No distress call before plane crash in Maine

No distress call before plane crash in Maine


Associated Press

BIDDEFORD, Maine — A pilot whose twin-engine plane plunged into a house didn’t any indicate any trouble before clipping a tree and crashing into the home, starting an intense fire that destroyed the structure, investigators said Monday.
The pilot was in touch with air traffic controllers and made no reference to problems Sunday night, said Peter Knudson, spokesman for the National Transportation Safety Board. Weather was good at the time, although it started to rain later.
Officials say the pilot was the only victim. No one was in the home when the plane crashed at 6 p.m. Sunday less than a mile from the Biddeford Municipal Airport.

The pilot’s body was removed late Sunday from the plane’s fuselage and was taken to the state medical examiner’s office awaiting positive identification.
The Cessna 402B was flying from Tampa, Fla., and the pilot planned to pick up a passenger in Biddeford, said Stephen McCausland, spokesman for the Maine Department of Public Safety. Federal Aviation Administration records indicate it’s registered to a corporation in Nantucket, Mass.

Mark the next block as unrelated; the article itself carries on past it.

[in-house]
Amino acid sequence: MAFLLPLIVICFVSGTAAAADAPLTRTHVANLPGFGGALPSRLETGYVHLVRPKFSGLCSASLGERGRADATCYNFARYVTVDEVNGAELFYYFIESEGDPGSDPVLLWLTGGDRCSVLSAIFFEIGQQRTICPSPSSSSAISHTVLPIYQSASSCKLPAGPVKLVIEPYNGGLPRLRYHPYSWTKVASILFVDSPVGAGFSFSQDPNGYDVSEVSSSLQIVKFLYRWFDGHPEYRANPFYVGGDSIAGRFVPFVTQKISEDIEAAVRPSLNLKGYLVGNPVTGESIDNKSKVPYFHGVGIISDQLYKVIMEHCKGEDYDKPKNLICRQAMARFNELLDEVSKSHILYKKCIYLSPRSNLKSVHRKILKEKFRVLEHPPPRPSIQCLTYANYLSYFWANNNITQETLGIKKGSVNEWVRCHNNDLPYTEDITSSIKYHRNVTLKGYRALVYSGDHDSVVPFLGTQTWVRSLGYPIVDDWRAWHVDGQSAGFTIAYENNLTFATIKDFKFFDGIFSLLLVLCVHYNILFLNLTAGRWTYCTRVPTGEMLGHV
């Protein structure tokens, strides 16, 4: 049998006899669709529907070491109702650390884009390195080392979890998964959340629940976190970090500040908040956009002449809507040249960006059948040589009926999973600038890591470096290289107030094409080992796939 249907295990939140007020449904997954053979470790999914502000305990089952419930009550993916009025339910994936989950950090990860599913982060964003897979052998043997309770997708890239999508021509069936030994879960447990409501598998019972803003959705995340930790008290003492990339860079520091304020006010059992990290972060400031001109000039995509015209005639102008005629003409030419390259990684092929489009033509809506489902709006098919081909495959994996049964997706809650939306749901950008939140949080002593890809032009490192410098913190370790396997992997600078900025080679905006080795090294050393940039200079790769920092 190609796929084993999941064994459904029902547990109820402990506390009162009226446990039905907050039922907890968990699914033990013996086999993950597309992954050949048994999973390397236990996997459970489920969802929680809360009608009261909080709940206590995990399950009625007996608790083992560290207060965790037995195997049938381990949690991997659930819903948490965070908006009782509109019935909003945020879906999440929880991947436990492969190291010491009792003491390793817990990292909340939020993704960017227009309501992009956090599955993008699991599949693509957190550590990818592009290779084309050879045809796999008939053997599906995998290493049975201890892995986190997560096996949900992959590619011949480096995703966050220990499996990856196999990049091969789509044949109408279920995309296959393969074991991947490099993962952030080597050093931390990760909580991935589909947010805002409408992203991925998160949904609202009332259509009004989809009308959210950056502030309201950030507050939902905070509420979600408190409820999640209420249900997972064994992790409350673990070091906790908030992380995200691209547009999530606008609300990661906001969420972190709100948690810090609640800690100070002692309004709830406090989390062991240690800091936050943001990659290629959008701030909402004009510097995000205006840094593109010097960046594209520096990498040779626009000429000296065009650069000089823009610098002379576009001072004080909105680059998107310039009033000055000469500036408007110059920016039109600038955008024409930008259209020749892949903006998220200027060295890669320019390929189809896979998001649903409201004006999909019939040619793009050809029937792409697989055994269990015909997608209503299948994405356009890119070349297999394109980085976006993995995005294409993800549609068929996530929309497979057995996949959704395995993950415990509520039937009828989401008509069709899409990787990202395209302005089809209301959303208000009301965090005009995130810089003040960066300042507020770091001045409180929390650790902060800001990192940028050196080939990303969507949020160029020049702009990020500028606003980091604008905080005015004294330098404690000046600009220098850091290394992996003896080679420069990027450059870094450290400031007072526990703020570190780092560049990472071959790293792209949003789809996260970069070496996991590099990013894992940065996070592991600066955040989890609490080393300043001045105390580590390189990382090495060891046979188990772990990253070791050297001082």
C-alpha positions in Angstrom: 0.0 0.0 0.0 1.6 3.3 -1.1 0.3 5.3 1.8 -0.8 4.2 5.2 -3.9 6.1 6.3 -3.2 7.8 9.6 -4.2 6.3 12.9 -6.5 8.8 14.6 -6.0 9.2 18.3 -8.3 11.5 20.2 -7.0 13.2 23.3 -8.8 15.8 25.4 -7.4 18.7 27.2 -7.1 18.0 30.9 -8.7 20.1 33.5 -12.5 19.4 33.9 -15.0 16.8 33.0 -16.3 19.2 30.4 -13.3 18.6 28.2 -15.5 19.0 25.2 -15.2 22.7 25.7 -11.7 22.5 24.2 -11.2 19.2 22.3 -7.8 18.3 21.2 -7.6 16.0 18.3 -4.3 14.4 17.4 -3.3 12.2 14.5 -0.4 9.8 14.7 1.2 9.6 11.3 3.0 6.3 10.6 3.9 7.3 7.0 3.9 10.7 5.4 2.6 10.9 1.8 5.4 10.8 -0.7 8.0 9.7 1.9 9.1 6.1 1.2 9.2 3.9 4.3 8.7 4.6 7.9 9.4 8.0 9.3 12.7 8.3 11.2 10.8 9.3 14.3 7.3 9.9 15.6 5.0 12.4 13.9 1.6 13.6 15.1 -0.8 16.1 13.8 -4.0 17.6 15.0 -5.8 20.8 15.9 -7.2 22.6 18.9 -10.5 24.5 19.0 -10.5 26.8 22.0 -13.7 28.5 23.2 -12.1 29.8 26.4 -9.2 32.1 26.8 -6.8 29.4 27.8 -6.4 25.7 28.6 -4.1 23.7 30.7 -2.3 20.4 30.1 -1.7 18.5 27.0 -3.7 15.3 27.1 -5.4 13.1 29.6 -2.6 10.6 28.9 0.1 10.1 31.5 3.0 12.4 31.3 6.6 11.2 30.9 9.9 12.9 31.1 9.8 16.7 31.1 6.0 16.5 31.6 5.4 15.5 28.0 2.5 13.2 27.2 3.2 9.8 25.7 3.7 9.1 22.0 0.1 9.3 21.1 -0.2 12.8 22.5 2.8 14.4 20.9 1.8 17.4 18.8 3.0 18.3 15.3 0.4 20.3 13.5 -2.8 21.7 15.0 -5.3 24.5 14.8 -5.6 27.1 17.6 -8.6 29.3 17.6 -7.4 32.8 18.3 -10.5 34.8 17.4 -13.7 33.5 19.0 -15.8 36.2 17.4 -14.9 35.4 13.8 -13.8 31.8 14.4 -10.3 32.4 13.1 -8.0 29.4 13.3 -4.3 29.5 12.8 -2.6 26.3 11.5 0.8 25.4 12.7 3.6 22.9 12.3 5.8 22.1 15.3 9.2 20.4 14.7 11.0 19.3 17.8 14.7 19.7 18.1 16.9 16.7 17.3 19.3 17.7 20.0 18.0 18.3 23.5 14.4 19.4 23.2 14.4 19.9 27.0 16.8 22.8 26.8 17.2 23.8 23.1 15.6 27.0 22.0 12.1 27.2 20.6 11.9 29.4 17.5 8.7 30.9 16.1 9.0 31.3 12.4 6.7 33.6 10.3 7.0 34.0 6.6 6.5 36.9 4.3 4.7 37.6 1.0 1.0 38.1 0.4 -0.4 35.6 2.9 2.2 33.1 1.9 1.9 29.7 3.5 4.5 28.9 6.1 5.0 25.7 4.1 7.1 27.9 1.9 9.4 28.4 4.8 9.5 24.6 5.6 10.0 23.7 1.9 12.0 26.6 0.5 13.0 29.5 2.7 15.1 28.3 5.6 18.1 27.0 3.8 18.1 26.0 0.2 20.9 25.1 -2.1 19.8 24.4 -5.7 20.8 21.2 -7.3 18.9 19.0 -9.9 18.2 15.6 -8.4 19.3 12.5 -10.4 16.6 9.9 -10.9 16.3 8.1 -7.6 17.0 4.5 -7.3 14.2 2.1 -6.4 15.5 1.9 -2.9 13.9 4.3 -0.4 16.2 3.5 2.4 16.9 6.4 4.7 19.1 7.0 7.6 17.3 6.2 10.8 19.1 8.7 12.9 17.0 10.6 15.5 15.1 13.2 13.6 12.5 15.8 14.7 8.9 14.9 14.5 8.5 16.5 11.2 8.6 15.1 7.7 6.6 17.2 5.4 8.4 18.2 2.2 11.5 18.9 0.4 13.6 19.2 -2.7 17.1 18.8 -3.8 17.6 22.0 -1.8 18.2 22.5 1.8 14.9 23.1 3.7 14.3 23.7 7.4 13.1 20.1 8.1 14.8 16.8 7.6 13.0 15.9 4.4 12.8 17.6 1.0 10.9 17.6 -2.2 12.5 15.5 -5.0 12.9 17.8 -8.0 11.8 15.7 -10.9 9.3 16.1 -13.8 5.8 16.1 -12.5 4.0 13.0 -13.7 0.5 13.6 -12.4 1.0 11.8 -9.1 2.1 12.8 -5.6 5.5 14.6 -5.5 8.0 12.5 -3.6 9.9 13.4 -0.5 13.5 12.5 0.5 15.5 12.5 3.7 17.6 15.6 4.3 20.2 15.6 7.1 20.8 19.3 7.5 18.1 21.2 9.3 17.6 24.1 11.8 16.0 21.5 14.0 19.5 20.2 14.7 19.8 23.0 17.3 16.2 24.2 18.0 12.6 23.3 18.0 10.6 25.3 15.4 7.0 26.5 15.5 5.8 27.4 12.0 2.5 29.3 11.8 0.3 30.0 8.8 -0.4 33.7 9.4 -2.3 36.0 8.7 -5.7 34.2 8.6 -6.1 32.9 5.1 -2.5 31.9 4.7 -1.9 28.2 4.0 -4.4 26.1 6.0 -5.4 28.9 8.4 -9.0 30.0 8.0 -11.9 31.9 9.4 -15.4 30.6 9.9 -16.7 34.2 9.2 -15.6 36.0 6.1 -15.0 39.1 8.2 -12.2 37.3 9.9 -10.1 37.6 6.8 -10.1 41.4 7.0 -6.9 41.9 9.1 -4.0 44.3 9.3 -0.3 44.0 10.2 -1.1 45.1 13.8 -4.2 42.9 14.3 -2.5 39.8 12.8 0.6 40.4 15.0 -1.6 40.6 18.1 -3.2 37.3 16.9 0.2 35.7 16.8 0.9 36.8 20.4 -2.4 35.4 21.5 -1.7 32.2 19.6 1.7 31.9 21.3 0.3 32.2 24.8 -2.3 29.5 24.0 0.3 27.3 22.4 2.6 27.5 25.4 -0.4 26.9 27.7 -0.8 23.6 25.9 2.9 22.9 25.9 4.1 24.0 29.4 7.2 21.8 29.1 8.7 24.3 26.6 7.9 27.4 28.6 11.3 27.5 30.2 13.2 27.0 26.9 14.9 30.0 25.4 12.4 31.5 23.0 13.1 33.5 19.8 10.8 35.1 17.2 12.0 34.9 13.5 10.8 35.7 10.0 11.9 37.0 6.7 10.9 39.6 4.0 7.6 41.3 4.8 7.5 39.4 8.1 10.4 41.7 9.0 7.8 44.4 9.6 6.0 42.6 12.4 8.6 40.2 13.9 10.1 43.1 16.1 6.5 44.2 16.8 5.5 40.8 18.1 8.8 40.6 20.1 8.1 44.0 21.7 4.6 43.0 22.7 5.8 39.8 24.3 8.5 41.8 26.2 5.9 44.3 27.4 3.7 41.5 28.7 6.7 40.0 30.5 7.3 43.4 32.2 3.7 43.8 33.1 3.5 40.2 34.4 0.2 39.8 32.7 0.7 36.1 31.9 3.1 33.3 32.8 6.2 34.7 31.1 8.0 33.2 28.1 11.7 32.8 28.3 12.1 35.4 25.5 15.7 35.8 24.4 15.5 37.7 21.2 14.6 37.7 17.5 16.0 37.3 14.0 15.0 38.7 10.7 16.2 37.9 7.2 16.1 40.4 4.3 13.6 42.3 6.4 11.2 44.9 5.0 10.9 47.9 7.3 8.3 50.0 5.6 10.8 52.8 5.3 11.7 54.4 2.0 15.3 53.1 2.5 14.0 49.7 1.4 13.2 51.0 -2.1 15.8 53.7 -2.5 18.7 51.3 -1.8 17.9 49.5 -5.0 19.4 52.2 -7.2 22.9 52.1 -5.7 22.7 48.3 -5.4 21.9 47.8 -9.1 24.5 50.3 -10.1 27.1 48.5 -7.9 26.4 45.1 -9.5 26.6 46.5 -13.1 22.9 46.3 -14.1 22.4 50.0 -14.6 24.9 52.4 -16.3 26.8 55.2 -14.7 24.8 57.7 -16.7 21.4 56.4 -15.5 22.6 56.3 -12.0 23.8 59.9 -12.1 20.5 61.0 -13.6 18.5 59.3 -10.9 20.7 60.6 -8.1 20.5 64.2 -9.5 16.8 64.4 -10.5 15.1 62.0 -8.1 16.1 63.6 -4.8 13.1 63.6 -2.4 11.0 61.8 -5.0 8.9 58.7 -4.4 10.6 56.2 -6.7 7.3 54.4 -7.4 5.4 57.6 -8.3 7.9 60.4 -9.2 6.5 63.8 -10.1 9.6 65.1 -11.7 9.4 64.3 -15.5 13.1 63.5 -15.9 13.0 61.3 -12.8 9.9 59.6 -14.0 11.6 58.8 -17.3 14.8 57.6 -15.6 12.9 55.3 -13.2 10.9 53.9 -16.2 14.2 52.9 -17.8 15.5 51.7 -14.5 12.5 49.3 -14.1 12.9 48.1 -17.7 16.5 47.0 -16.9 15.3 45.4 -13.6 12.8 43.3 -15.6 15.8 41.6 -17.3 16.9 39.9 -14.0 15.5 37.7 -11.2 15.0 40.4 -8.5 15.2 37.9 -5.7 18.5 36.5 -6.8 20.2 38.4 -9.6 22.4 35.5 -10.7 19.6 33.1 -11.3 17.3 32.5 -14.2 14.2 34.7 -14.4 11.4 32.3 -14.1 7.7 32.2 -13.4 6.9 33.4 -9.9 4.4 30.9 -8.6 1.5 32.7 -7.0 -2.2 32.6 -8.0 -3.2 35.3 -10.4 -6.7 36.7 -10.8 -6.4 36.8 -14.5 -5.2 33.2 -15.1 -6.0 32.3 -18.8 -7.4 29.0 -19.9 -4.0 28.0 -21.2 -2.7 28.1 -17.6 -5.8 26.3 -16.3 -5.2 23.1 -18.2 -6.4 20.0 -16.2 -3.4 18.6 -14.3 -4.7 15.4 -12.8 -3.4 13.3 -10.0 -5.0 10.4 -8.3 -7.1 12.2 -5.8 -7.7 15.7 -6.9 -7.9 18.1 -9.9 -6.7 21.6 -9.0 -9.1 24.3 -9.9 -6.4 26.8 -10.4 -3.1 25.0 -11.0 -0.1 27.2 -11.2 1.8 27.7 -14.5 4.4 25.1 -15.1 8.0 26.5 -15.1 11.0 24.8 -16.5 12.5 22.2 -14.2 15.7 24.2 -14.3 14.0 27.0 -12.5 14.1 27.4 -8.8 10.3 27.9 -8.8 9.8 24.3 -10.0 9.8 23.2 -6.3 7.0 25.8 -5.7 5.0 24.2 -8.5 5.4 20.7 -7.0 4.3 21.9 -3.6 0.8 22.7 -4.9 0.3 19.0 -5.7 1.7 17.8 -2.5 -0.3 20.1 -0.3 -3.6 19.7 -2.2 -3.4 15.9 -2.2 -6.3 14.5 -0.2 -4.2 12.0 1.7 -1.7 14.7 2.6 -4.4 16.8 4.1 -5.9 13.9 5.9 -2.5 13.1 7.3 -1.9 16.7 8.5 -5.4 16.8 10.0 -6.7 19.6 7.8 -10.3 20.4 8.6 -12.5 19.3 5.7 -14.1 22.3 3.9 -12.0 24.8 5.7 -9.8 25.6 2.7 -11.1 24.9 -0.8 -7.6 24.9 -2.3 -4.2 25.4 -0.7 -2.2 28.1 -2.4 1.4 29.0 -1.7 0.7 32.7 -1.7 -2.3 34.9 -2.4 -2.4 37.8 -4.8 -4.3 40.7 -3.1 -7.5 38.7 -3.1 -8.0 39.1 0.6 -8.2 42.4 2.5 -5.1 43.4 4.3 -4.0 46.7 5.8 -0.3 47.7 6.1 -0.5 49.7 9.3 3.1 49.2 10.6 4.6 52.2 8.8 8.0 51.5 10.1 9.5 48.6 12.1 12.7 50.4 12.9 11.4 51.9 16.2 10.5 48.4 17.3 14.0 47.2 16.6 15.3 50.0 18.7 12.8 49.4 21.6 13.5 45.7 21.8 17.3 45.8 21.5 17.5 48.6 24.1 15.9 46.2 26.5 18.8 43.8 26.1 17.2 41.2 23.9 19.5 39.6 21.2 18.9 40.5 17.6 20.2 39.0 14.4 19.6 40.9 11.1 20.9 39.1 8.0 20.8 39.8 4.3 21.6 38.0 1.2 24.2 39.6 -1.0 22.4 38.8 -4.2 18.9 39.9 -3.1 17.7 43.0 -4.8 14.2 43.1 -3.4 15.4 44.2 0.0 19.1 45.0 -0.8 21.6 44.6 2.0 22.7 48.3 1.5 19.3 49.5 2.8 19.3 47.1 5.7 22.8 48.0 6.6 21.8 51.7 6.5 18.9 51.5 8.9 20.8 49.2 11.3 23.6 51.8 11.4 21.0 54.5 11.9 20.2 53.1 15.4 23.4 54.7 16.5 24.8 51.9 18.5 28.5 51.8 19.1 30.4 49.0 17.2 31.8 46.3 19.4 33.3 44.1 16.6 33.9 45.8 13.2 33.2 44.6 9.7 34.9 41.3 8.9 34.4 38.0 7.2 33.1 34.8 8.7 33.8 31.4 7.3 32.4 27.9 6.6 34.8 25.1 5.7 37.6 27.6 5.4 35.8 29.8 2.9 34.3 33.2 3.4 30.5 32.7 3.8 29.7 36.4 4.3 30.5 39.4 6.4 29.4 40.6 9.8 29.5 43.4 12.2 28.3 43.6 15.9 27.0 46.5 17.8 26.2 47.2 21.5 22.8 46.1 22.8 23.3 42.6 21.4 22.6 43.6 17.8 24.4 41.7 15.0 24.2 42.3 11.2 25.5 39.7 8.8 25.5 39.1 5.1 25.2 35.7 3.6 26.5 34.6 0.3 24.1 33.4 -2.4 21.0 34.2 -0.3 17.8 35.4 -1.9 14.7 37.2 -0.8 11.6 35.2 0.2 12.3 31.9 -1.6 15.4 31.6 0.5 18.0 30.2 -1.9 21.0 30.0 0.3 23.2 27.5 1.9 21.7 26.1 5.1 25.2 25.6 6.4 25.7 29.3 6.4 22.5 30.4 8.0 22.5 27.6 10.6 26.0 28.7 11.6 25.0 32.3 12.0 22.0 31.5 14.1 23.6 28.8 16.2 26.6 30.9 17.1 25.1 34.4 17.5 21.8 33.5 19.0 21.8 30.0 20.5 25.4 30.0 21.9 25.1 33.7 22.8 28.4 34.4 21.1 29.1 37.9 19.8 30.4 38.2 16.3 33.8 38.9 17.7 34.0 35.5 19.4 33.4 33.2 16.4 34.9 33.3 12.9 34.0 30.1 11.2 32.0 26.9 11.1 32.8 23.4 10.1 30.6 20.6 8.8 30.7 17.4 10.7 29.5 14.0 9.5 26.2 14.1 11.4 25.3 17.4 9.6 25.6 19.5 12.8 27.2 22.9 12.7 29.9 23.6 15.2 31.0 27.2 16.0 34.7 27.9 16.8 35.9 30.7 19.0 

The fire was so hot that much of the airplane was destroyed, to the point that investigators could not determine the airplane’s registration number.
Fifteen-year-old Josh Pelletier, who lives about 200 yards from the crash site, said he had been looking out a window and noticed a low-flying plane, but didn’t hear any noises suggesting that it was having engine trouble. A few moments later, he heard a boom.
“It was a lot lower than usual,” Pelletier said.

The homeowners, Kim and Steve Myers, said they had been out during the day, then returned at 5 p.m. and left again with their dog.
They said they were shocked to return home and see the wreckage, but were grateful to have been away when the crash happened. They said they were told the plane went down nose-first on their roof.
“We’re just thankful to be alive. It’s a house. It’s replaceable,” Kim Myers said as she stood next to her husband, clutching her cocker spaniel.

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